AMS2750 pyrometry is a daunting heat-treat special process requirement in the aerospace industry. It’s a literal definition implying measurement of temperature, but it also defines a measurement system of extreme detail and consistency for a given heat-treat process. It is a specification that brings clarity to a process of bringing control to heat-treat, but also one that creates a headache if the parameters are not fully understood — not only from the technical requirements, but from a realization as to why these requirements are necessary.
The scope of the specification
By definition, “This specification covers pyrometric requirements for equipment used for the thermal processing of metallic materials. Specifically, it covers temperature sensors, instrumentation, thermal processing equipment, correction factors and instrument offsets, system accuracy tests, and temperature uniformity surveys. These are necessary to ensure that parts or raw materials are heat-treated in accordance with the applicable specification(s).”
Sensors equal the eyes into the furnace. The Seebeck Effect describes when two dissimilar metals join together, it creates differences in electrical conductivity. This phenomenon creates the eyes into the furnace — the vision required to see the heat and the heating of the parts. There are three ways to heat something: via conductance, convection, and radiation. A thermocouple is a sensor that measures temperature. It consists of two different types of metals, joined together at one end.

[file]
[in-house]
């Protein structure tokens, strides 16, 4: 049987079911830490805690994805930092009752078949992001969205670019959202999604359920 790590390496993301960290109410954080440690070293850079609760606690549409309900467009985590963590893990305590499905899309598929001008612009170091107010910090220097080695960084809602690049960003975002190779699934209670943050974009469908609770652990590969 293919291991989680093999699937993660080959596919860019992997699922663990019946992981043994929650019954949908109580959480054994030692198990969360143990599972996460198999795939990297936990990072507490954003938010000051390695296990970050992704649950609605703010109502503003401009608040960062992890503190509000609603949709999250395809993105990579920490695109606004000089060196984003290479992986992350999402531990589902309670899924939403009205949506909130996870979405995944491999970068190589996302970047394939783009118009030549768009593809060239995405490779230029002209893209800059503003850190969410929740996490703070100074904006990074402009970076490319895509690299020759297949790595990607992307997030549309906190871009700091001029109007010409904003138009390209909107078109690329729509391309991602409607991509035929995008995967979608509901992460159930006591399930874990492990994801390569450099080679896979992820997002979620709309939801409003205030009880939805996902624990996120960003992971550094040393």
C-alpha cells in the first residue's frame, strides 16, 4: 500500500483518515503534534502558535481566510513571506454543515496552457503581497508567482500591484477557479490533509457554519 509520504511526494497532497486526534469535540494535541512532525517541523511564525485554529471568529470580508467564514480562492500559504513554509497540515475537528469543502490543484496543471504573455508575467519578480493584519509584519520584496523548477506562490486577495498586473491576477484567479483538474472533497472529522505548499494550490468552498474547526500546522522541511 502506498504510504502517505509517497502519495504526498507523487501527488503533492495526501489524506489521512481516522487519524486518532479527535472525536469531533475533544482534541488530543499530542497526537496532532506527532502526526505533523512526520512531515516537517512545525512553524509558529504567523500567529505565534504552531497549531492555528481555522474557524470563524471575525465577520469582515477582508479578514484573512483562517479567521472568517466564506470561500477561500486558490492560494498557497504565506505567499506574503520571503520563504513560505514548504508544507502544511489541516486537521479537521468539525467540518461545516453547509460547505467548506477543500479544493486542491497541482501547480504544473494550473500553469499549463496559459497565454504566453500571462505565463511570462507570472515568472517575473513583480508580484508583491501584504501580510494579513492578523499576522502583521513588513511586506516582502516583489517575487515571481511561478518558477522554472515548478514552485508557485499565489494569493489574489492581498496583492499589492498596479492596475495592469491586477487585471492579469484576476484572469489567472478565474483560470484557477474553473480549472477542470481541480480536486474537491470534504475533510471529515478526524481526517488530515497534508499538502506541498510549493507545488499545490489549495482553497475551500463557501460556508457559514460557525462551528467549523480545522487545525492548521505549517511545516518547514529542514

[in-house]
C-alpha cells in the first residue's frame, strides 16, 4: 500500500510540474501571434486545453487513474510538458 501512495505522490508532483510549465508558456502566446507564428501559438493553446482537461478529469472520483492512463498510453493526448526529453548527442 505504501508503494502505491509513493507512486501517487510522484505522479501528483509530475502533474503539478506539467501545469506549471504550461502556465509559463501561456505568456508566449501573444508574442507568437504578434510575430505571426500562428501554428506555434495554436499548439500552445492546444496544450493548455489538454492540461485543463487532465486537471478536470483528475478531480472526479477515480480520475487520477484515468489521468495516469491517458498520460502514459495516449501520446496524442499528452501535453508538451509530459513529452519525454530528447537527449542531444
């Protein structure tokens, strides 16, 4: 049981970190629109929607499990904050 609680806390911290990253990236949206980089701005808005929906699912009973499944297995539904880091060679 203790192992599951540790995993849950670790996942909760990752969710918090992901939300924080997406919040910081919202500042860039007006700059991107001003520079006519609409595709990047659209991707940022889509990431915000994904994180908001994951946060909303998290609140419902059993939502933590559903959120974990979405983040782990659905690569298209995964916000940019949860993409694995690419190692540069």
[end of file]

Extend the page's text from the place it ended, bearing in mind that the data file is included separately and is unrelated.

As long as the tip of the thermocouple is the only junction along the length of the wire and it is placed in the correct location, it will “see” the particular method of heating.
Thermocouples can come in different types, such as noble and base-metal categories of materials and are further categorized by sheath considerations such as expendable (e.g. woven fabric) and non-expendable (e.g. metal sheath). A thermocouple is often designed and rated for specific temperature ranges, atmospheres in the furnace, and number of uses. AMS2750 lays this out in the respective tables by establishing recalibration and use frequencies based upon a temperature.
However, mV differences do not mean much from a heat-treat perspective, and these values need to be converted into a value of more meaning to be understood.
Instrumentation calibrations equal converting what the sensors see to something to which one of our human senses can relate. The instruments on a furnace take the signals from the sensors and convert the mV signals to degrees. This is the constant work that goes on during the entire process of controlling and recording the temperature cycle. Because of that, it becomes important to check the instruments of controlling and recording on a set frequency to make sure they are doing what they are supposed to be doing. AMS2750 requires specific instrumentation types to be defined and including how many and what types of instruments are needed to convert these signals on various parts of the furnace. Often, a customer will require a minimum instrumentation type to be followed. A common instrumentation type for a furnace is Type B.
Type B requires for actual instruments, an overtemp, controller, and recorder. For a Class 3 instrumentation Type B furnace, it is required to check these instruments on a quarterly basis with an accuracy of ±2°F or 0.2 percent, whichever is greater. (Although some customers might have a tighter accuracy requirement.)